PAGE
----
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The Magpie Sings the Great Depression:
Selections from DeWitt Clinton High School's Literary Magazine, 1929-1942

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The Coming Out of Crusher Landis

By Jerry Resnick

The Magpie, January 1941, v. 25, n. 1, p. 40.

Crusher Landis walked into the garage office with a forced bravado, reënforced with gin. In reality, fear was stabbing painfully within him. This was to be his first big job, his first store job. Slugging a guy in an alley was child's play now.

"Stick 'em up!" he rasped to the garage attendant seated before the oil stove. The victim rose with his hands shoulder high. He was a short man; his forehead glistened with perspiration. The back of his neck felt red hot, his fingertips frozen; the base of his spinal column had a painful kink in it.

(Where was that dumb "flatfoot" MacCready? He usually passed about this time.)

"Open up that cash register, quick!" (Just look at that 'punk' step every time I shake my rod. Boy, this is easier than sluggin' alley rats.)

Crusher got the money and was about to turn to leave when the grease monkey cried jubilantly, "Cops!"

A reflex action caused Landis to fire his revolver, the impact of the bullet knocked the small man against the wall. He dropped. Landis turned. Three blue caps, their owners shielded from full view, were symbolic of the impossibility of his exit through the front door. He ran against the fire door. it opened noisily. Landis looked for a possible means of escape. He had intended this to be a quiet robbery, his escape to be made in the crowded subway at the corner. Suddenly his eyes were struck, struck with a sight of what was to save him, two cars on the garage lot. He ran. The engines of both cars were running. One was a big, luxurious Cadillac, a late model; the other a Ford, about two years old, the same model used by the radio police. "No use taking a chance with that," Landis thought.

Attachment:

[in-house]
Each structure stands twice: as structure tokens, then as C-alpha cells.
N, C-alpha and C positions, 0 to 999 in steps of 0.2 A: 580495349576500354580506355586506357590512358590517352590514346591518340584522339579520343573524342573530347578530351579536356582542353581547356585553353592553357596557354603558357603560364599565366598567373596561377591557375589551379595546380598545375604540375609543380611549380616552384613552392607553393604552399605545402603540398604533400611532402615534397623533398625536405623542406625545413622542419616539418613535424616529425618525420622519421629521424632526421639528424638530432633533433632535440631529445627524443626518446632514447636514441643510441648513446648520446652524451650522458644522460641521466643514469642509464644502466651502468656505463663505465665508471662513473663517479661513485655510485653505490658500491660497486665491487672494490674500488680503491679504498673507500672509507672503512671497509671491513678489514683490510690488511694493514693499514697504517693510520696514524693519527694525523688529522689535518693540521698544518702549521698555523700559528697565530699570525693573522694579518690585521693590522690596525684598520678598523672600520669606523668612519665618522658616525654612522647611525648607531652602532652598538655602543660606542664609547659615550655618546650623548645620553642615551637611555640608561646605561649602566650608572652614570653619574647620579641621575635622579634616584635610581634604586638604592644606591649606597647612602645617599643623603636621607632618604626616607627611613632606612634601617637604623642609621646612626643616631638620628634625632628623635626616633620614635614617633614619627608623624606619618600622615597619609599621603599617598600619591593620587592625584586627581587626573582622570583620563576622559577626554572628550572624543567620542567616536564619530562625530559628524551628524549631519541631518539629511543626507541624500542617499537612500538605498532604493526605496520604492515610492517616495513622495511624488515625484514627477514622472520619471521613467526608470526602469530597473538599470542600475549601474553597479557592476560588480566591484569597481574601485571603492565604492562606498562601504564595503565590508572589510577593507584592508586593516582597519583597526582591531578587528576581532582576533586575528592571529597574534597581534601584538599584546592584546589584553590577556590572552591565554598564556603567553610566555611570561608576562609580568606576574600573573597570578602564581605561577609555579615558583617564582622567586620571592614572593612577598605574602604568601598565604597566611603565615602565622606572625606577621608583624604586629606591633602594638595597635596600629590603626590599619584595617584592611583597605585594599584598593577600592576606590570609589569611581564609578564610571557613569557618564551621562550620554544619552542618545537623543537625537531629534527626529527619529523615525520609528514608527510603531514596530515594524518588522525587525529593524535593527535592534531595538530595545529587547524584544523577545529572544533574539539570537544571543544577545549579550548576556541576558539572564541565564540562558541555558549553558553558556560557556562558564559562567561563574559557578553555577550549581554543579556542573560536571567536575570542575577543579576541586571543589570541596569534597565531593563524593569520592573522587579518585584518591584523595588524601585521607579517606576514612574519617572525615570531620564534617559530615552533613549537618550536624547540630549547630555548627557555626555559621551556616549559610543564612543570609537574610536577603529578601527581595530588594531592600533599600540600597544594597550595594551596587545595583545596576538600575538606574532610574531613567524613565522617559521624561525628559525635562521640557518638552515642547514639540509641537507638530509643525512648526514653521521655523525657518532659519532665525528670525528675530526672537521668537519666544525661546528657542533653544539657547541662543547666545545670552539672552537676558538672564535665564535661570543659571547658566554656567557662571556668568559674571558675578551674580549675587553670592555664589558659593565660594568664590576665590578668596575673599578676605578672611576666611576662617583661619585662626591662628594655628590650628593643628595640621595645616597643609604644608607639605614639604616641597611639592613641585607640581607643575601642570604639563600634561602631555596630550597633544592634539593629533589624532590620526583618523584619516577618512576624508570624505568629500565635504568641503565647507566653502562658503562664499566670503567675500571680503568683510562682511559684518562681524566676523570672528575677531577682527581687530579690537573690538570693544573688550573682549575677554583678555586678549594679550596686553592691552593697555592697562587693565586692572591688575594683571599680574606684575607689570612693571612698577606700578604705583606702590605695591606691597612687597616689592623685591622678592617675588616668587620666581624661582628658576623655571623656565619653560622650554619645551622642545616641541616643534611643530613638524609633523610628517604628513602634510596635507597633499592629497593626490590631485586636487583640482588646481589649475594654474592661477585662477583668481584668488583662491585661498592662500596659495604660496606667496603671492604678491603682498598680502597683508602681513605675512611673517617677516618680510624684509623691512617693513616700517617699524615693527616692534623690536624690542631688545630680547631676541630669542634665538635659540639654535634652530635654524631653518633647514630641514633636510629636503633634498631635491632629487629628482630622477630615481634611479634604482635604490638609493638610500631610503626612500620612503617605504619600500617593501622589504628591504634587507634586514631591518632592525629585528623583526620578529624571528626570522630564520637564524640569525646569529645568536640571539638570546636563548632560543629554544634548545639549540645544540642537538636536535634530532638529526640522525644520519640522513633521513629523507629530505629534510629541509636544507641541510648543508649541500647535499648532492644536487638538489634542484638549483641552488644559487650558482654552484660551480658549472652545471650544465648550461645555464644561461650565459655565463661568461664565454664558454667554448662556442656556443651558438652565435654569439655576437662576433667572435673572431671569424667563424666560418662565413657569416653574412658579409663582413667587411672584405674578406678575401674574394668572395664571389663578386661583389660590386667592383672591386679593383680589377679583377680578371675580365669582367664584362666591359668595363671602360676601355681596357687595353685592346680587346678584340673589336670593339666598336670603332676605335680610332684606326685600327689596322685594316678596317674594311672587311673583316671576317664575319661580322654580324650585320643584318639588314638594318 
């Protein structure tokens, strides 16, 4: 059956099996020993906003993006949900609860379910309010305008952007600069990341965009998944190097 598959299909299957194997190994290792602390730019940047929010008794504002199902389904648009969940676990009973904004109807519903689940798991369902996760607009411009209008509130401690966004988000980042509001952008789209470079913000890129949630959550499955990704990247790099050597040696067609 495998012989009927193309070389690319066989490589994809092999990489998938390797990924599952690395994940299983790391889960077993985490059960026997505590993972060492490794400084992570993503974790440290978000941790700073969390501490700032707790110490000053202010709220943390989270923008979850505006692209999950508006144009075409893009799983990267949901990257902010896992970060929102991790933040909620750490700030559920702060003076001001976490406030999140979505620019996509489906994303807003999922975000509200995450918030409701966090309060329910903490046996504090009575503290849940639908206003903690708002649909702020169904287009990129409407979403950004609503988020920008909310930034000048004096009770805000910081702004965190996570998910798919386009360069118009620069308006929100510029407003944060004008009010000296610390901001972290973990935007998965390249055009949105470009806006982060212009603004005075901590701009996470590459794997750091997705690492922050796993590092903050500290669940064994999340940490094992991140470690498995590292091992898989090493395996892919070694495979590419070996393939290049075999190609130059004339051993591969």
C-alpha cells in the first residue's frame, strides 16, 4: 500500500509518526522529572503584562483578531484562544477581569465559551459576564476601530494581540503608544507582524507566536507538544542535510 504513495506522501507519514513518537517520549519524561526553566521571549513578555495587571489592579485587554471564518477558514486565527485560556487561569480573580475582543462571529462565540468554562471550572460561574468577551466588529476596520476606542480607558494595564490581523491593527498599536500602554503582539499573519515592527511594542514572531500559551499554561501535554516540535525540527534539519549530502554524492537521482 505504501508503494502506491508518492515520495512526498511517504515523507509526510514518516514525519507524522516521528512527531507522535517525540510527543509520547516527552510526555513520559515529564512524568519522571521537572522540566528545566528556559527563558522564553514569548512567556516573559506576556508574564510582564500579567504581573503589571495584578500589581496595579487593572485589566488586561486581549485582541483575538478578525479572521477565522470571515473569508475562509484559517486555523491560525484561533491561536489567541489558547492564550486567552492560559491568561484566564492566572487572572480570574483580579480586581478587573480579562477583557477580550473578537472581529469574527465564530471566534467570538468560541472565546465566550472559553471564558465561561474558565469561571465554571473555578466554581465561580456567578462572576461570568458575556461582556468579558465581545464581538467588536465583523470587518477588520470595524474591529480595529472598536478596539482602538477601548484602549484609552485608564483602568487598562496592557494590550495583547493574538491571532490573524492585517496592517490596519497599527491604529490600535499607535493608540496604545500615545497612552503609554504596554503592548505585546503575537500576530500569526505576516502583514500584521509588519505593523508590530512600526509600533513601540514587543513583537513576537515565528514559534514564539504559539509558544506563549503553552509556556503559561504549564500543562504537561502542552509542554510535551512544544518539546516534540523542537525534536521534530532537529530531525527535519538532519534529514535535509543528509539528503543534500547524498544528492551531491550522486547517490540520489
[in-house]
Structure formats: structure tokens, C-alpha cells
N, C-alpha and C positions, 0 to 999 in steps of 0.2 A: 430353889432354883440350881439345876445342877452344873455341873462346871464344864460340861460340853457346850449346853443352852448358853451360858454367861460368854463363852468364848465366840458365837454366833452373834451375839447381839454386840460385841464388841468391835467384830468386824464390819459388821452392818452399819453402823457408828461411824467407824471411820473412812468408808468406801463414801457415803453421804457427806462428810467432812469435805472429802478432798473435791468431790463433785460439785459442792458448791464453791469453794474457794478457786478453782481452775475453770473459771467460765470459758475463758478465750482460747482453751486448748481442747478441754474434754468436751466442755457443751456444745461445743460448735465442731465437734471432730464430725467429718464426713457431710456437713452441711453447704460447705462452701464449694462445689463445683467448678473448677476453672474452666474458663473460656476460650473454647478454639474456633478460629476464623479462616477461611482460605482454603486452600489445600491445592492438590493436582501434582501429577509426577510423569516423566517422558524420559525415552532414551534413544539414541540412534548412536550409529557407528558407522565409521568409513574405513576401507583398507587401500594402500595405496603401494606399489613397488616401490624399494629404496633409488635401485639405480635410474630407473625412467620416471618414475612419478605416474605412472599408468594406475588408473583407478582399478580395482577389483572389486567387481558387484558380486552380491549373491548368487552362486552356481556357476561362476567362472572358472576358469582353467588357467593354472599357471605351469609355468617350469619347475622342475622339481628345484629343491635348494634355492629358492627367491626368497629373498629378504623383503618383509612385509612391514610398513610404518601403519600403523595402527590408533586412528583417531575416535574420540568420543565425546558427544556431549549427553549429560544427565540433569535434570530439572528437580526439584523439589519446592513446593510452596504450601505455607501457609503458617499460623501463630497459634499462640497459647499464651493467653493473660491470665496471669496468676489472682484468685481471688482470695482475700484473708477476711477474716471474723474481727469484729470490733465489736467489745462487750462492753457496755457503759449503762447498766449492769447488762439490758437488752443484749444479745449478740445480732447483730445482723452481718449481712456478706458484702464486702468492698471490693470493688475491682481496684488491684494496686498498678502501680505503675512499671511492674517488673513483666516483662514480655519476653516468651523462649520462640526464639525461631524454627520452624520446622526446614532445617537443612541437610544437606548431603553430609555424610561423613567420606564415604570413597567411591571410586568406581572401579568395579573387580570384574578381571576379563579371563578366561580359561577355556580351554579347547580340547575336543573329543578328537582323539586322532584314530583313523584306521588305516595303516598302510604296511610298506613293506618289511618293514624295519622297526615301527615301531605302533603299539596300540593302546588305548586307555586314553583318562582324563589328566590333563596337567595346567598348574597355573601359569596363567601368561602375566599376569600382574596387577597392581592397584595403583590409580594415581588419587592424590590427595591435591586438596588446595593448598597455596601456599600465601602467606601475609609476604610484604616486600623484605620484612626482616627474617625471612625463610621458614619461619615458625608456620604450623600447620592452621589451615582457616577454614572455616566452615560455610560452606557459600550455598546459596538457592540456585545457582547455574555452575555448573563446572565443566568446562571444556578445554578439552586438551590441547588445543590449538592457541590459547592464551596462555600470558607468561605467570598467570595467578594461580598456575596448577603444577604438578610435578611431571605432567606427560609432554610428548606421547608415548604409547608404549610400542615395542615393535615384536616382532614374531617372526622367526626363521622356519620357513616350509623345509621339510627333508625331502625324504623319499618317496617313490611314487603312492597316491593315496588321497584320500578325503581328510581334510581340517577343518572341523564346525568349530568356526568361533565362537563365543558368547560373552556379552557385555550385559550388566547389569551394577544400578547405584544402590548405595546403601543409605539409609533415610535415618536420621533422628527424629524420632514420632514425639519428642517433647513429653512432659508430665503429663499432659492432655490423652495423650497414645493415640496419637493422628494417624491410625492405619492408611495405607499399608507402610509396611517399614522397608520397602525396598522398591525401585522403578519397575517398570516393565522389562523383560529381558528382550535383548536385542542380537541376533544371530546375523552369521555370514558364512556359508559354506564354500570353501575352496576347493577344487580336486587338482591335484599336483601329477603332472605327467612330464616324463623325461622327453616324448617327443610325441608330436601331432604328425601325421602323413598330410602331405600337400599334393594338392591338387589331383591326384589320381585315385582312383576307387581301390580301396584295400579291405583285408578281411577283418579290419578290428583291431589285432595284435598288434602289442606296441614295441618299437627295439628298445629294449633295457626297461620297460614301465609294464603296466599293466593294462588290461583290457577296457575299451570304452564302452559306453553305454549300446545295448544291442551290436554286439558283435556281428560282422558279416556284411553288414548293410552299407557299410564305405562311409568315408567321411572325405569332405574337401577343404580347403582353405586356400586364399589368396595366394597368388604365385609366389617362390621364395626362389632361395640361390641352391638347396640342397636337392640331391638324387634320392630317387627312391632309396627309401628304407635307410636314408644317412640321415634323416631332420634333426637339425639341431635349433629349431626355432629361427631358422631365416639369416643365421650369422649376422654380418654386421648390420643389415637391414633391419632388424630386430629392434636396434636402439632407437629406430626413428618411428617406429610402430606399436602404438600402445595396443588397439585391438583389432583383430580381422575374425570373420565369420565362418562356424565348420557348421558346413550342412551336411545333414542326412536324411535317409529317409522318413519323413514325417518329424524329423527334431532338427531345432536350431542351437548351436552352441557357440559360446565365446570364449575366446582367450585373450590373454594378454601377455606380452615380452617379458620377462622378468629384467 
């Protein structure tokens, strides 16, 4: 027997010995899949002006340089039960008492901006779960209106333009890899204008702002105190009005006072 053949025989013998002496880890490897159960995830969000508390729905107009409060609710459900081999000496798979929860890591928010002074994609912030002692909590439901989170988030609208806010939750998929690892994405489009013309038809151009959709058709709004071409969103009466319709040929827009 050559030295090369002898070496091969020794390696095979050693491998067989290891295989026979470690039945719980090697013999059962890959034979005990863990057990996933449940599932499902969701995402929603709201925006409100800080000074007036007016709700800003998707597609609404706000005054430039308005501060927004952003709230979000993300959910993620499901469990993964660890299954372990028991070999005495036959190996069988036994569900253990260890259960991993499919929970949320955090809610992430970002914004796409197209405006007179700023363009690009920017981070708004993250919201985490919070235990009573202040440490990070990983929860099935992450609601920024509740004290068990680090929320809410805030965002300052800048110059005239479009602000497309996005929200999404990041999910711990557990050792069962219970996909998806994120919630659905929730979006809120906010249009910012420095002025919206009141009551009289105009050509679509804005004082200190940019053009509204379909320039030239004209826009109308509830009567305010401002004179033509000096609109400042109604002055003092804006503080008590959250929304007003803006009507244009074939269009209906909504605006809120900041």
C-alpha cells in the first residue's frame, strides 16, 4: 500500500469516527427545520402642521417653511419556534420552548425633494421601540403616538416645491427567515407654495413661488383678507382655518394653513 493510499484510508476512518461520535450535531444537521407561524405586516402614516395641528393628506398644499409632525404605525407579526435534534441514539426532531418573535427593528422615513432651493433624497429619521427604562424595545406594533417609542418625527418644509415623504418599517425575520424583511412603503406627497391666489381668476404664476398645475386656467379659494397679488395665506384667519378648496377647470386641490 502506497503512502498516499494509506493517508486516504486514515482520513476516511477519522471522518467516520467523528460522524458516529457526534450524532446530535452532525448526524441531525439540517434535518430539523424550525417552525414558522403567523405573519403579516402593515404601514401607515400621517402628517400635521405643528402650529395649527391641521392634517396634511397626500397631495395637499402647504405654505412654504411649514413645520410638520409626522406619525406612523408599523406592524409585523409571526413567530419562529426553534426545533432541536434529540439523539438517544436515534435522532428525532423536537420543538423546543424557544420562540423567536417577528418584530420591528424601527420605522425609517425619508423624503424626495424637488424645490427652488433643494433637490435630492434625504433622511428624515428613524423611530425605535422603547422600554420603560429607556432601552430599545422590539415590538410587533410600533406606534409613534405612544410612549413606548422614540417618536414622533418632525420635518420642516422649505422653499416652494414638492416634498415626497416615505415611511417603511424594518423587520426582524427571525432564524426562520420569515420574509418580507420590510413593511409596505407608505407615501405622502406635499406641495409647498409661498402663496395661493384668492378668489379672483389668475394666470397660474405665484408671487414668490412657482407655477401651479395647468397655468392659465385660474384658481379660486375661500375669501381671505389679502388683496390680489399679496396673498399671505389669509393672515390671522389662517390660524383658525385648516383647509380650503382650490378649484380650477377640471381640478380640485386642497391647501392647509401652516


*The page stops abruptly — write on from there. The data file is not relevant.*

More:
He opened the door of the Cadillac feverishly. It took hours to get in, get seated, and close the door. He released the emergency brake; the car rolled forward slightly: it seemed to strain eagerly at an invisible leash. Pressing in the clutch pedal and putting the shift in second, he saw himself losing the cops after a short chase. He accelerated quickly and braced himself for the sudden lunge of the high-powered car. But it didn't come. The engine's quiet purr became a deep-throated roar, but no motion followed. Landis's heart almost stopped, his stomach felt cold and bottomless. He gripped the steering wheel with animal tenacity. He didn't move. The engine's roar became louder. The world seemed to explode. Landis was pushed forward, almost through the windshield. The engine slowed down.

At the police station a short man with a bandage at the side of his head was talking to a police-captain.

"Soon's I yell cops, this fellow shoots me and scrams through the fire door. The boss's Ford was over the other lot with a new job that just same in today. Both engines were running. The Cadillac didn't have no drive shaft, the Ford was hopped up so's it could do seventy-five."




The Magpie Sings the Great Depression

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